My October 2015 article for the Loch a Tuath News.
Have you ever searched for your name on Google? As part of an exercise about online safety I was once asked to type in my own name and analyze what I found. Thankfully, being a child of dial-up Internet and the age of “get off the computer, I need to use the phone!”, there is very little record of my childhood misdemeanors on the World Wide Web. One particular mention did surprise me though. It came from The Herald website and was a listing of all the Royal National Mòd winners from 2000. There I was: Donna Mairi MacIver, Còisir Òg a’ Bhac, third place in poetry recitation. It’s not a bad way to be remembered by future generations.
I was reminded of this because it’s that time of year again, as concrete an event in our calendar as Christmas and the summer holidays. This years Mod, which is being held in Oban, is almost upon us. Soon the victors will be enroute home supping Laphroaig from their silverware and the unsuccessful will be alongside, insisting that it’s the taking part that counts.
After years of early morning bus journeys, coordinating kilts and forgotten song words I can’t help but agree. When it comes to the Great Gathering of Gaels, simply taking part really is all that counts. Finding out you’d learned the wrong poem the night before your competition. Taking a wrong turn in the bus and getting lost en-route to Dunoon. Deciding to compete at the last minute and having to do so in jeans (NB: that last one may have just been me!). These are the things that build character. There is no doubt that there are Còisir Òg a’ Bhac veterans all over the world who can navigate hairy situations better than most. And it’s all because of their early training on the front line of national competitions.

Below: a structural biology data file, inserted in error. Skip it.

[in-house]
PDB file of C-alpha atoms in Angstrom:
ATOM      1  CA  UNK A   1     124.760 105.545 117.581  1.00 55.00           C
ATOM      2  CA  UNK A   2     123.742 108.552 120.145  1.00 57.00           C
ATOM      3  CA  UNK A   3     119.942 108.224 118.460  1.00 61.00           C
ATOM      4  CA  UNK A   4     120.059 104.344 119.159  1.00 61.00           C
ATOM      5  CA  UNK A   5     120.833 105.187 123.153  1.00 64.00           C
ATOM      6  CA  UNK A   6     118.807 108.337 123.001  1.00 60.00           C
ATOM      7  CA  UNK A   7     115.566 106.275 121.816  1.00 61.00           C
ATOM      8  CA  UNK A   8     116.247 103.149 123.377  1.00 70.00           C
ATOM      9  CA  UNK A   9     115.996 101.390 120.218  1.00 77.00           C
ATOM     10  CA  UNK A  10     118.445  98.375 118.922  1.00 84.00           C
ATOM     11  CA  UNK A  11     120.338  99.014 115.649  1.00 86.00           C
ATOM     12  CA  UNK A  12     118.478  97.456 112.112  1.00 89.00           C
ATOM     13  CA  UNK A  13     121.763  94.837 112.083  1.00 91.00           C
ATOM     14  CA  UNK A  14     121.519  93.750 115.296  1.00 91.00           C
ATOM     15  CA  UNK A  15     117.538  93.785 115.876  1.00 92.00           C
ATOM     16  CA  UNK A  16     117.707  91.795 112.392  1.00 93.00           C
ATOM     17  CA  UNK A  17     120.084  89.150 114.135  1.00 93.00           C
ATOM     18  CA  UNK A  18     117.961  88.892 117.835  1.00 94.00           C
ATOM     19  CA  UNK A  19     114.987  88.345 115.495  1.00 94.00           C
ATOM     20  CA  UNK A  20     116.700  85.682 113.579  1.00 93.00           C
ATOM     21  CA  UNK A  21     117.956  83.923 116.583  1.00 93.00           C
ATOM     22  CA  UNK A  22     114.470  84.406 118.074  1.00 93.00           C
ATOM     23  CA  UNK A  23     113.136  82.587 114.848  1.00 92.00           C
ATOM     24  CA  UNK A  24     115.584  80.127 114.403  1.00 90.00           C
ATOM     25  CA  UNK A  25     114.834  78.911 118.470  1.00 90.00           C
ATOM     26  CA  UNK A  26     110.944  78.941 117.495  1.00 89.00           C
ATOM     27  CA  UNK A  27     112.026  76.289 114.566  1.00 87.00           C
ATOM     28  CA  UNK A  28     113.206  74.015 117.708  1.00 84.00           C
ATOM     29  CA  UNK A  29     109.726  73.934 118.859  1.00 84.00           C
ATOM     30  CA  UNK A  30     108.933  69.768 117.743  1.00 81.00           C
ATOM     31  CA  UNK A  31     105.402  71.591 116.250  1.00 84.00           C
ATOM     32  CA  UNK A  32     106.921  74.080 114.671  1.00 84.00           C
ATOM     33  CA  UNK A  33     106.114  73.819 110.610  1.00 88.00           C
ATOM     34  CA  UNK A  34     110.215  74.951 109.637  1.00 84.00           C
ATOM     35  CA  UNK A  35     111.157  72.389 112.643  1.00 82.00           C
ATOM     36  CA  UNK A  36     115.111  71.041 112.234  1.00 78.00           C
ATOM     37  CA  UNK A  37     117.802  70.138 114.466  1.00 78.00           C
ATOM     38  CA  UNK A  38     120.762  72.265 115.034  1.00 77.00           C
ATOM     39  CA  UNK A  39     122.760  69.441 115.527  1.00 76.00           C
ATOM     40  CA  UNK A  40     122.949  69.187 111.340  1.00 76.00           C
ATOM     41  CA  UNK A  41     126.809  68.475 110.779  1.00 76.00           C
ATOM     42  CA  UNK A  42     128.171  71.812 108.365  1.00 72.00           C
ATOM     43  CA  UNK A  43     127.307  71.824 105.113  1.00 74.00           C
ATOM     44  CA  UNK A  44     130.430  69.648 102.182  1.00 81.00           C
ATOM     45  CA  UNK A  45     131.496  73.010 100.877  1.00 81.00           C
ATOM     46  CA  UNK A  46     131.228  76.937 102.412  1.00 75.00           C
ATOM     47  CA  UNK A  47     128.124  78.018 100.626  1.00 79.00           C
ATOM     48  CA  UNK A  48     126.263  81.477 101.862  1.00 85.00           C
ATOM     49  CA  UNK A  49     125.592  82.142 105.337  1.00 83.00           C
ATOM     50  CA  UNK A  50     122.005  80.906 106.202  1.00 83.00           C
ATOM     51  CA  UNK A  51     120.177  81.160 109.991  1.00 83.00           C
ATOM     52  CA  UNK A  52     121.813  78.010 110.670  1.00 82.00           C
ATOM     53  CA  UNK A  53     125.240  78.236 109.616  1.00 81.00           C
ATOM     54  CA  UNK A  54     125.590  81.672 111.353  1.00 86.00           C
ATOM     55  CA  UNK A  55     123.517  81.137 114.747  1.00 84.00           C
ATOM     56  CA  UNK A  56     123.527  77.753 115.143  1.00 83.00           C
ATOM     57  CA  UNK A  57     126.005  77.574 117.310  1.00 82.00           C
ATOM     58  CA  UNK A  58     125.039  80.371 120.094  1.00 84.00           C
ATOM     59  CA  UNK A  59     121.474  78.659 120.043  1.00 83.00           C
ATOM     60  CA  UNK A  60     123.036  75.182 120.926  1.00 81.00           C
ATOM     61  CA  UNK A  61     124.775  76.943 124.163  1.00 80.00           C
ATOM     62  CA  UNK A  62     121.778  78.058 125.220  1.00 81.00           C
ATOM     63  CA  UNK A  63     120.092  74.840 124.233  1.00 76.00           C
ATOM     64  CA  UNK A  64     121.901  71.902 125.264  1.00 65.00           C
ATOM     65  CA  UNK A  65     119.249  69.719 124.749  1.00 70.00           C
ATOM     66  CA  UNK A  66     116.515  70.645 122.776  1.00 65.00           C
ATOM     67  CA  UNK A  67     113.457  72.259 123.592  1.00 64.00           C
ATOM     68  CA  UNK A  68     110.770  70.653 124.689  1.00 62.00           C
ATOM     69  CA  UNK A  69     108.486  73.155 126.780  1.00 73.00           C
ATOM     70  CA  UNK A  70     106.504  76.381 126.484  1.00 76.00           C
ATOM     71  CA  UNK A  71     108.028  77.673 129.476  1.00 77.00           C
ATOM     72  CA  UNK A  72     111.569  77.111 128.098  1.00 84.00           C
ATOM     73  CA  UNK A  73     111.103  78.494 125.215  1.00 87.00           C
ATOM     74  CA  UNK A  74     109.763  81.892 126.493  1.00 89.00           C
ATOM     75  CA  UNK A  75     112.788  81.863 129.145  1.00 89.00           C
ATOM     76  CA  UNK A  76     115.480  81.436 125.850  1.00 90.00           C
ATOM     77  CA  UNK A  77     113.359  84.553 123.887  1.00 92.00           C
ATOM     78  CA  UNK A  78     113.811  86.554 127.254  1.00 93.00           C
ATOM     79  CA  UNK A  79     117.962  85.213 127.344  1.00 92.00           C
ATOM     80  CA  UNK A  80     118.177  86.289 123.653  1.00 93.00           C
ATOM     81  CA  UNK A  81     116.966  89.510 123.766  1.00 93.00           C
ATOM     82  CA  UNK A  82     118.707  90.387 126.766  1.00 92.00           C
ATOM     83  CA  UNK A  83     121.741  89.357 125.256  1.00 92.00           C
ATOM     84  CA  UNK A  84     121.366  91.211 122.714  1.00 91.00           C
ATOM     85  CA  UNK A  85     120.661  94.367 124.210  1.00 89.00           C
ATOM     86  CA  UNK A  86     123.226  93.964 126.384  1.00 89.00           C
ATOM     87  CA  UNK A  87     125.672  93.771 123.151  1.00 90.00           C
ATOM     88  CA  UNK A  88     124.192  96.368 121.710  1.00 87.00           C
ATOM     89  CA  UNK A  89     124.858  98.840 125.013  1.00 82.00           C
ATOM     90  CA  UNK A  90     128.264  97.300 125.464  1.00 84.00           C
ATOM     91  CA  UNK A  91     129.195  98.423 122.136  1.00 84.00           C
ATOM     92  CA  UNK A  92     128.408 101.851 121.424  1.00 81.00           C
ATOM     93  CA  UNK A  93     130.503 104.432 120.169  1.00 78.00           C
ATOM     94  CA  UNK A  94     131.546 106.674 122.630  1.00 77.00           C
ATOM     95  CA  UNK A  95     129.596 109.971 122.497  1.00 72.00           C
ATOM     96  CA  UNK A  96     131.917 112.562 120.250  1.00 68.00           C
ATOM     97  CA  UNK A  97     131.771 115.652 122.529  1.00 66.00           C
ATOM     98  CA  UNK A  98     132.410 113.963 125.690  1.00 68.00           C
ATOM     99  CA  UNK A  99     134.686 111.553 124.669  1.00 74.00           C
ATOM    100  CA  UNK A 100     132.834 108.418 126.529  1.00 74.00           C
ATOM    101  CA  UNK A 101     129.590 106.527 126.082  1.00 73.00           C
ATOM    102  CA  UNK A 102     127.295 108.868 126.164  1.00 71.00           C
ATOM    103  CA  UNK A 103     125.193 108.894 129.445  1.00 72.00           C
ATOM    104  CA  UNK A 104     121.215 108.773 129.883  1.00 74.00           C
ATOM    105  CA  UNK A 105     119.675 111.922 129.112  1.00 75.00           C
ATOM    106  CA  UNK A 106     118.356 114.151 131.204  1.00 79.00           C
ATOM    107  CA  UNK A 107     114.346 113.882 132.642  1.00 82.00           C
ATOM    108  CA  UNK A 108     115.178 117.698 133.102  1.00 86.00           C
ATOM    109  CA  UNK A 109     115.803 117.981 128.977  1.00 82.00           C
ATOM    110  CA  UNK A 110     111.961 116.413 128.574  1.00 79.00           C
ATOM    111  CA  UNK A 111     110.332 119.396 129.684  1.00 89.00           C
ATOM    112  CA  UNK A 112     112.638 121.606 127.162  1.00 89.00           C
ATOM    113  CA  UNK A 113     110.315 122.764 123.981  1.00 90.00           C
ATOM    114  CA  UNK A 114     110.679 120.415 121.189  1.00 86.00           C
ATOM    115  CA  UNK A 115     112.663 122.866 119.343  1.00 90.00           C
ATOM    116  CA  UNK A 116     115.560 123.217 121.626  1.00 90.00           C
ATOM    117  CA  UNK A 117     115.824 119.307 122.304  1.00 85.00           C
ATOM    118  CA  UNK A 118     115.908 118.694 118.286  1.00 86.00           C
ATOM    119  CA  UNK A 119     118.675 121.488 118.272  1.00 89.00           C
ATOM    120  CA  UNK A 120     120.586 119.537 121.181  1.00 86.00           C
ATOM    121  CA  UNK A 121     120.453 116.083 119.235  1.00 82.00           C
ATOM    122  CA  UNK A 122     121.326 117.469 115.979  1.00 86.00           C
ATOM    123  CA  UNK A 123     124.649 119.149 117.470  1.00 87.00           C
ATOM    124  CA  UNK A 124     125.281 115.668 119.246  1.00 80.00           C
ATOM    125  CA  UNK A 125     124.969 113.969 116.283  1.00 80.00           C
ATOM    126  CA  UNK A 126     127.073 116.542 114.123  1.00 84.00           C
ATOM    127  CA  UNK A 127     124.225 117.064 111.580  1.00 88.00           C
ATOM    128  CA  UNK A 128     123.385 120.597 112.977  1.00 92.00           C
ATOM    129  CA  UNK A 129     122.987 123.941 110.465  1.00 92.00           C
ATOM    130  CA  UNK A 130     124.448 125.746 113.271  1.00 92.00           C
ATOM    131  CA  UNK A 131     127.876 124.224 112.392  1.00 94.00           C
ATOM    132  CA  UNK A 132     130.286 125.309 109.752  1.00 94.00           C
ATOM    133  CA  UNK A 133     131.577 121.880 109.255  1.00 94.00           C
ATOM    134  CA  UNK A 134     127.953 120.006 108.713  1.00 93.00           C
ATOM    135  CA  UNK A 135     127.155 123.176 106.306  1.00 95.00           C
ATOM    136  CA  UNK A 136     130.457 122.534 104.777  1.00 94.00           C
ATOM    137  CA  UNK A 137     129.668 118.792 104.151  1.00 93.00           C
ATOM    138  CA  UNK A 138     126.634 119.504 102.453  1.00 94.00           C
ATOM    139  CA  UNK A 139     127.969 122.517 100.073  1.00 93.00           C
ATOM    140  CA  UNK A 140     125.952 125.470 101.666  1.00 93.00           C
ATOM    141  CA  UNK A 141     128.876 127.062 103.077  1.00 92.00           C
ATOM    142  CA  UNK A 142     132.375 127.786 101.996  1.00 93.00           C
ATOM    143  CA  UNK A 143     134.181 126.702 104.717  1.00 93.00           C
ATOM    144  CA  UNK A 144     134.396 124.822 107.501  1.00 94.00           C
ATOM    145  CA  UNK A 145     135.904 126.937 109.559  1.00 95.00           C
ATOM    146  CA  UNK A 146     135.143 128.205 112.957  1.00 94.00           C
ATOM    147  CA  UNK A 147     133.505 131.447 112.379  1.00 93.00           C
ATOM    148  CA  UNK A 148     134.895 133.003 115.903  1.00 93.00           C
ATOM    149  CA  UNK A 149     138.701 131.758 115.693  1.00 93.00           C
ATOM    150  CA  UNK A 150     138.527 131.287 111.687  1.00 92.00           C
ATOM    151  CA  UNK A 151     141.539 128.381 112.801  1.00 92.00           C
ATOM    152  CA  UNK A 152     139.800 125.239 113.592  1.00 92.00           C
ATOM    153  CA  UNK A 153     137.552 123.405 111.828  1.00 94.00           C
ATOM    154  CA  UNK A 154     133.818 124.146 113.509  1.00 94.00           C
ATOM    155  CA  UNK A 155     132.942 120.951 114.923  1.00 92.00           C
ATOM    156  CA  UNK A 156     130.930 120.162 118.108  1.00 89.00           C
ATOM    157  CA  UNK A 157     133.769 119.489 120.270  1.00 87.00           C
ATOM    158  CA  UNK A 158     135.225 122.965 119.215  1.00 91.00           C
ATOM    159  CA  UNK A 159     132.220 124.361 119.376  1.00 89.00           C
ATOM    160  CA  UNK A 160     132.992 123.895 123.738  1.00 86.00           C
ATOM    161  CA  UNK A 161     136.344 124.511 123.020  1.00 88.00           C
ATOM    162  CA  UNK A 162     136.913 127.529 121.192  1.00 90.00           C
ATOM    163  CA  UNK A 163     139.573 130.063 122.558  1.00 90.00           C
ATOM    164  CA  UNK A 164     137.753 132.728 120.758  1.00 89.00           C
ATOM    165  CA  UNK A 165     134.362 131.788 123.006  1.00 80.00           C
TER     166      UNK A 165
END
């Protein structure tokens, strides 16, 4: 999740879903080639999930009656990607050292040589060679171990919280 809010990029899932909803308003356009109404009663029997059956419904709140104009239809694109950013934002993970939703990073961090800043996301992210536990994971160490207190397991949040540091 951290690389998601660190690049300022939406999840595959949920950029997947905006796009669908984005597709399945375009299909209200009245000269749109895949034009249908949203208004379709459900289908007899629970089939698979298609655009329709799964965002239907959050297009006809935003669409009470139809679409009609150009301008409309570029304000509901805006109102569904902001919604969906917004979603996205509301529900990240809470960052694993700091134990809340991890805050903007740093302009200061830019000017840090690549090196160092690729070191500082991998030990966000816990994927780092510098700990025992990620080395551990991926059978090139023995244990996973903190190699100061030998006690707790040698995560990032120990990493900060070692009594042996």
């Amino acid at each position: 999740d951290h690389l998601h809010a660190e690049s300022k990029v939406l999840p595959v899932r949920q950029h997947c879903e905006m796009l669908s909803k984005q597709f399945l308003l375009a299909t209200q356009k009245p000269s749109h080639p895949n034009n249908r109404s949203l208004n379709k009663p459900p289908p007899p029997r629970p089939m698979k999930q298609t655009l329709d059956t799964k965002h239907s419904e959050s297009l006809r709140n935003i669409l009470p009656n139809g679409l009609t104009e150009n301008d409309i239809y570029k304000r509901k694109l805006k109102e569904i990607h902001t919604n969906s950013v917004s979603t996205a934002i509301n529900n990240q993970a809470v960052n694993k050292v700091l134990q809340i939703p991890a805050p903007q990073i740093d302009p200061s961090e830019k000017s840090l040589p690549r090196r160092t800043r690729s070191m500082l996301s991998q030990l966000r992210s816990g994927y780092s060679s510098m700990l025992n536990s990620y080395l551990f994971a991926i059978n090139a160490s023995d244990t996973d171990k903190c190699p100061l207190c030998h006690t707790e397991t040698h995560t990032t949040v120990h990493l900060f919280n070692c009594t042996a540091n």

None of these challenging experiences could have been successfully navigated without the experienced hands of the beloved “Mod Mothers”. Looking back, my only reasoning for the capacity of Mod Mothers to organise 30 excitable children is that they had hidden super powers. It’s no mean feat making sure everyone got through the day without getting ketchup on their blouses. More important than their military-style ironing skills though, were there words of encouragement when things didn’t quite go to plan. “Och, gheibh thu an ath thrup e” (You’ll get it next time) or “”S math sin – chan eil feum agad a dhol dhan a’ chonsairt a-nis!” (Great – you don’t have to go to the concert now!) were as frequent a refrain to us as Soraidh Leibh ‘s Oidhche Mhath Leibh. If taking part is what counts, they’re the ones that made us believe that was true.
I, for one, am so happy to see how successful local and national Mods continue to be. As well as encouraging an interest in Gaelic arts and culture, they foster creativity and inspire confidence. Young people (and grown ups!) are given a stage to exhibit their talents and are deservedly awarded for all their dedication. It’s not always easy – they can’t give out trophies and gold badges to everyone. However, after approximately thirteen years of taking part in Mod competitions, I know now that I learnt more from not being placed than I ever did from winning. Competing is a small insight into what life is like – hard work can be rewarded as easily as it can be overlooked. Bad luck may get you on the day as can someone else’s personal preference. Simply taking part teaches that, though you can’t always be on top, you can have wonderful time trying to get there.
Good luck to all those competing this year. And to those of you who weren’t successful – gheibh thu an ath thrup e!